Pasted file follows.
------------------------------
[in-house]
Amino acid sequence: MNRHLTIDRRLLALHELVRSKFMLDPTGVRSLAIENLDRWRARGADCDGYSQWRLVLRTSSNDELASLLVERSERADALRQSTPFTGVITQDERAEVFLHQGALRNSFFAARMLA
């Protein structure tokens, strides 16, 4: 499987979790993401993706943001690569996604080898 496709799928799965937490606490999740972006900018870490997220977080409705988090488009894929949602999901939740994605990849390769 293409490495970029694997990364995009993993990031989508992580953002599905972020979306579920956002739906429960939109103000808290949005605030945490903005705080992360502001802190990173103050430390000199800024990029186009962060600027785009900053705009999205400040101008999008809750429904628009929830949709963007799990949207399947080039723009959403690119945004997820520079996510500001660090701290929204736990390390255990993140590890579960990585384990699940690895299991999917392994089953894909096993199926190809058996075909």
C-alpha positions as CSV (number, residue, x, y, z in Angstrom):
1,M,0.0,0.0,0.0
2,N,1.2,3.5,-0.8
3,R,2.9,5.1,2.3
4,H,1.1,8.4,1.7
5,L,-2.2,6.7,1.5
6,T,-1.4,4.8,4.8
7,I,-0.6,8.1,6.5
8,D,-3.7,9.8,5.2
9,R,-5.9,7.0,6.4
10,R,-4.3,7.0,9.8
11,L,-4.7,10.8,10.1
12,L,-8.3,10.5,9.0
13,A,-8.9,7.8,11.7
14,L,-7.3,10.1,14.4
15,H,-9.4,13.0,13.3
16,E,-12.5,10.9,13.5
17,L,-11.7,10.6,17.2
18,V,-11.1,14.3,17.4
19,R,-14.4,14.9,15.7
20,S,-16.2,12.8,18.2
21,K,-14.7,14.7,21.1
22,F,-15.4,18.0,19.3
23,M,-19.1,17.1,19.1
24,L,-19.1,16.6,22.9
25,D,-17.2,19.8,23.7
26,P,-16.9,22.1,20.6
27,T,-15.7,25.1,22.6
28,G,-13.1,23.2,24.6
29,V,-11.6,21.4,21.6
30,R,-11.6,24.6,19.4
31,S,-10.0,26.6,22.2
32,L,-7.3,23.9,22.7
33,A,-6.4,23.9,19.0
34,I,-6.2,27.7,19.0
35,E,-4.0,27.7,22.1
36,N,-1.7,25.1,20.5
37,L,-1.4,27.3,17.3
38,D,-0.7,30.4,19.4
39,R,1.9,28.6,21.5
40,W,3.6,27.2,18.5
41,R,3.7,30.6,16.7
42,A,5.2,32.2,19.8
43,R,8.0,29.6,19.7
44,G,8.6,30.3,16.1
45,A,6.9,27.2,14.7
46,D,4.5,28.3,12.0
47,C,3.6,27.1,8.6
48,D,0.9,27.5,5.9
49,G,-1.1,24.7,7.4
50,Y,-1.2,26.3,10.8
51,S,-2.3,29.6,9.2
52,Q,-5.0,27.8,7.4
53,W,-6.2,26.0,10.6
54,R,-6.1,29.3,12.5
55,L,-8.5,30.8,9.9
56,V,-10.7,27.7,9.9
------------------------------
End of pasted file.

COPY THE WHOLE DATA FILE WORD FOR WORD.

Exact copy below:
[in-house]
Amino acid sequence: MNRHLTIDRRLLALHELVRSKFMLDPTGVRSLAIENLDRWRARGADCDGYSQWRLVLRTSSNDELASLLVERSERADALRQSTPFTGVITQDERAEVFLHQGALRNSFFAARMLA
């Protein structure tokens, strides 16, 4: 499987979790993401993706943001690569996604080898 496709799928799965937490606490999740972006900018870490997220977080409705988090488009894929949602999901939740994605990849390769 293409490495970029694997990364995009993993990031989508992580953002599905972020979306579920956002739906429960939109103000808290949005605030945490903005705080992360502001802190990173103050430390000199800024990029186009962060600027785009900053705009999205400040101008999008809750429904628009929830949709963007799990949207399947080039723009959403690119945004997820520079996510500001660090701290929204736990390390255990993140590890579960990585384990699940690895299991999917392994089953894909096993199926190809058996075909």
C-alpha positions as CSV (number, residue, x, y, z in Angstrom):
1,M,0.0,0.0,0.0
2,N,1.2,3.5,-0.8
3,R,2.9,5.1,2.3
4,H,1.1,8.4,1.7
5,L,-2.2,6.7,1.5
6,T,-1.4,4.8,4.8
7,I,-0.6,8.1,6.5
8,D,-3.7,9.8,5.2
9,R,-5.9,7.0,6.4
10,R,-4.3,7.0,9.8
11,L,-4.7,10.8,10.1
12,L,-8.3,10.5,9.0
13,A,-8.9,7.8,11.7
14,L,-7.3,10.1,14.4
15,H,-9.4,13.0,13.3
16,E,-12.5,10.9,13.5
17,L,-11.7,10.6,17.2
18,V,-11.1,14.3,17.4
19,R,-14.4,14.9,15.7
20,S,-16.2,12.8,18.2
21,K,-14.7,14.7,21.1
22,F,-15.4,18.0,19.3
23,M,-19.1,17.1,19.1
24,L,-19.1,16.6,22.9
25,D,-17.2,19.8,23.7
26,P,-16.9,22.1,20.6
27,T,-15.7,25.1,22.6
28,G,-13.1,23.2,24.6
29,V,-11.6,21.4,21.6
30,R,-11.6,24.6,19.4
31,S,-10.0,26.6,22.2
32,L,-7.3,23.9,22.7
33,A,-6.4,23.9,19.0
34,I,-6.2,27.7,19.0
35,E,-4.0,27.7,22.1
36,N,-1.7,25.1,20.5
37,L,-1.4,27.3,17.3
38,D,-0.7,30.4,19.4
39,R,1.9,28.6,21.5
40,W,3.6,27.2,18.5
41,R,3.7,30.6,16.7
42,A,5.2,32.2,19.8
43,R,8.0,29.6,19.7
44,G,8.6,30.3,16.1
45,A,6.9,27.2,14.7
46,D,4.5,28.3,12.0
47,C,3.6,27.1,8.6
48,D,0.9,27.5,5.9
49,G,-1.1,24.7,7.4
50,Y,-1.2,26.3,10.8
51,S,-2.3,29.6,9.2
52,Q,-5.0,27.8,7.4
53,W,-6.2,26.0,10.6
54,R,-6.1,29.3,12.5
55,L,-8.5,30.8,9.9
56,V,-10.7,27.7,9.9